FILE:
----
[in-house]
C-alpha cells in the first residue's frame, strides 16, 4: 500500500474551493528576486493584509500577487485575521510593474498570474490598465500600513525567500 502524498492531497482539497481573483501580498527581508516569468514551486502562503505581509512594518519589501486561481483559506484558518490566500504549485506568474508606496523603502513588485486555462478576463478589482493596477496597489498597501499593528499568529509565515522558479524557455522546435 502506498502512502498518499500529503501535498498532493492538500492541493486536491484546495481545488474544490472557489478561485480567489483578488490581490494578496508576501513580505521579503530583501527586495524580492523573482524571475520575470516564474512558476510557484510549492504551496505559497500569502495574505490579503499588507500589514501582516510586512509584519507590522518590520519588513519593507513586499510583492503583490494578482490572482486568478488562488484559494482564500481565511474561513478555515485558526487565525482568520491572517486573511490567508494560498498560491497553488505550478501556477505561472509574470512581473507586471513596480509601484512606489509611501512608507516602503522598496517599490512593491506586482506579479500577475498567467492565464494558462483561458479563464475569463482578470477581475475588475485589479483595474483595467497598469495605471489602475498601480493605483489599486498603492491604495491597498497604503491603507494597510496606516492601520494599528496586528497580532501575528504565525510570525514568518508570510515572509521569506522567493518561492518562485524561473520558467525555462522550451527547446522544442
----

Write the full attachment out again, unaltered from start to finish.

[in-house]
C-alpha cells in the first residue's frame, strides 16, 4: 500500500474551493528576486493584509500577487485575521510593474498570474490598465500600513525567500 502524498492531497482539497481573483501580498527581508516569468514551486502562503505581509512594518519589501486561481483559506484558518490566500504549485506568474508606496523603502513588485486555462478576463478589482493596477496597489498597501499593528499568529509565515522558479524557455522546435 502506498502512502498518499500529503501535498498532493492538500492541493486536491484546495481545488474544490472557489478561485480567489483578488490581490494578496508576501513580505521579503530583501527586495524580492523573482524571475520575470516564474512558476510557484510549492504551496505559497500569502495574505490579503499588507500589514501582516510586512509584519507590522518590520519588513519593507513586499510583492503583490494578482490572482486568478488562488484559494482564500481565511474561513478555515485558526487565525482568520491572517486573511490567508494560498498560491497553488505550478501556477505561472509574470512581473507586471513596480509601484512606489509611501512608507516602503522598496517599490512593491506586482506579479500577475498567467492565464494558462483561458479563464475569463482578470477581475475588475485589479483595474483595467497598469495605471489602475498601480493605483489599486498603492491604495491597498497604503491603507494597510496606516492601520494599528496586528497580532501575528504565525510570525514568518508570510515572509521569506522567493518561492518562485524561473520558467525555462522550451527547446522544442